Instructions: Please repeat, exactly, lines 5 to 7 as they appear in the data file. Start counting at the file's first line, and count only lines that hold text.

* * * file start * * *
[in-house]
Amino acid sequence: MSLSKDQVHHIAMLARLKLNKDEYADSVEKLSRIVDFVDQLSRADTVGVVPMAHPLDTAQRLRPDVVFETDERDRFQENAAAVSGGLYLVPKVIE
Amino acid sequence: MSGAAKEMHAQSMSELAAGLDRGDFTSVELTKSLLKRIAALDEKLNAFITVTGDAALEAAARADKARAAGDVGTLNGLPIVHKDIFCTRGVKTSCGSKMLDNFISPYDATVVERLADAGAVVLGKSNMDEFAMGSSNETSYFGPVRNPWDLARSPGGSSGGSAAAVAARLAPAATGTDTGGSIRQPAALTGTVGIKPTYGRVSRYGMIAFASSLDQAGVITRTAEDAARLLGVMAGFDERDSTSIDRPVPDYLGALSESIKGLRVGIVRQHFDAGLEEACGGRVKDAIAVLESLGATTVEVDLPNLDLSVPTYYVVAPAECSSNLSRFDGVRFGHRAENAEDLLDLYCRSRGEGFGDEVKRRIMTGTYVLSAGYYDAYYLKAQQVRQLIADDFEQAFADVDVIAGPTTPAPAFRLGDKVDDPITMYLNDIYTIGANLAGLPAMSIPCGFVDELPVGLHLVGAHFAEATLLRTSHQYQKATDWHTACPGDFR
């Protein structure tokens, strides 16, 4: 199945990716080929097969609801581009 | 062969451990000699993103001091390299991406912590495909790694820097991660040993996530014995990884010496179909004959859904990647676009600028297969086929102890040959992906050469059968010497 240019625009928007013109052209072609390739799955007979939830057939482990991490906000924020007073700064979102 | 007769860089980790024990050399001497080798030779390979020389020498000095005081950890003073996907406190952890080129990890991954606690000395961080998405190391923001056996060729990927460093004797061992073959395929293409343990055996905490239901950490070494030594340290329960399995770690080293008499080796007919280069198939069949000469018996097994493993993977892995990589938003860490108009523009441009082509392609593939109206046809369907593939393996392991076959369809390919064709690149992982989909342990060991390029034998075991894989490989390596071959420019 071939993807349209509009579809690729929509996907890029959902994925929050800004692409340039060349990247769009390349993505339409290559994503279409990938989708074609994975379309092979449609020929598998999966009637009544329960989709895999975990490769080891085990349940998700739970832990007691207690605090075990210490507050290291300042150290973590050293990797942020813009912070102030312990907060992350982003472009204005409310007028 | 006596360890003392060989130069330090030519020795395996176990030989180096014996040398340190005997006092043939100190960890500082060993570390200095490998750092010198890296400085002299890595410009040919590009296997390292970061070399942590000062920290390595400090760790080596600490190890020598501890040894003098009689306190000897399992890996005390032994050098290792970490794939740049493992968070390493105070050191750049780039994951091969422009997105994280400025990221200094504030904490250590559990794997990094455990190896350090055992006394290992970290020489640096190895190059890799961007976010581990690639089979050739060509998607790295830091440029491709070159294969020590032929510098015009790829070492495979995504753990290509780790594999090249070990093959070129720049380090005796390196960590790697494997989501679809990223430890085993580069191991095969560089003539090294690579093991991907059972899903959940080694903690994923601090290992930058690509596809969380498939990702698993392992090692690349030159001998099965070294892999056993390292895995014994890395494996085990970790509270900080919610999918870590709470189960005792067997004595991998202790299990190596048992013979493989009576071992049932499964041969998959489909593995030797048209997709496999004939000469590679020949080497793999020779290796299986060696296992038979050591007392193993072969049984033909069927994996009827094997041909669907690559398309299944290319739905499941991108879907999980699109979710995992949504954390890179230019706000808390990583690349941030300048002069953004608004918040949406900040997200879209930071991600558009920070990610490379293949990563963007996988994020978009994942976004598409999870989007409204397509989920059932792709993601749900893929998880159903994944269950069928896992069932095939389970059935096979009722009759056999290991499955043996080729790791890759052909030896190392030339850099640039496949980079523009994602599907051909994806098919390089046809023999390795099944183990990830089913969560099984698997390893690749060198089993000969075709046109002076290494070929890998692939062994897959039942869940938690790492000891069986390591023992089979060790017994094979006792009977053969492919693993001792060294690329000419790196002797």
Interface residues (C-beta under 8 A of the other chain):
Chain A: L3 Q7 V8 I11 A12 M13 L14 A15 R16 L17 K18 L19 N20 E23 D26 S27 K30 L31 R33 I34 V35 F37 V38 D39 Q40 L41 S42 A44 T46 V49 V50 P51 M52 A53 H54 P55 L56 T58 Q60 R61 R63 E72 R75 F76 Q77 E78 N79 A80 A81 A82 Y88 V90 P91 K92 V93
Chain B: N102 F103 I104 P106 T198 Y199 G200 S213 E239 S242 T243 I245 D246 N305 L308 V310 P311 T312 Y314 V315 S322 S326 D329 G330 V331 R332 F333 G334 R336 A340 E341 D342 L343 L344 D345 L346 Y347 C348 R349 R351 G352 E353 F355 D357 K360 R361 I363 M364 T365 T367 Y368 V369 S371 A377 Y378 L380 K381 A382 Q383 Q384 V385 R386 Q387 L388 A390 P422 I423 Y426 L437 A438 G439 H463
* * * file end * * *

Interface residues (C-beta under 8 A of the other chain):
Chain A: L3 Q7 V8 I11 A12 M13 L14 A15 R16 L17 K18 L19 N20 E23 D26 S27 K30 L31 R33 I34 V35 F37 V38 D39 Q40 L41 S42 A44 T46 V49 V50 P51 M52 A53 H54 P55 L56 T58 Q60 R61 R63 E72 R75 F76 Q77 E78 N79 A80 A81 A82 Y88 V90 P91 K92 V93
Chain B: N102 F103 I104 P106 T198 Y199 G200 S213 E239 S242 T243 I245 D246 N305 L308 V310 P311 T312 Y314 V315 S322 S326 D329 G330 V331 R332 F333 G334 R336 A340 E341 D342 L343 L344 D345 L346 Y347 C348 R349 R351 G352 E353 F355 D357 K360 R361 I363 M364 T365 T367 Y368 V369 S371 A377 Y378 L380 K381 A382 Q383 Q384 V385 R386 Q387 L388 A390 P422 I423 Y426 L437 A438 G439 H463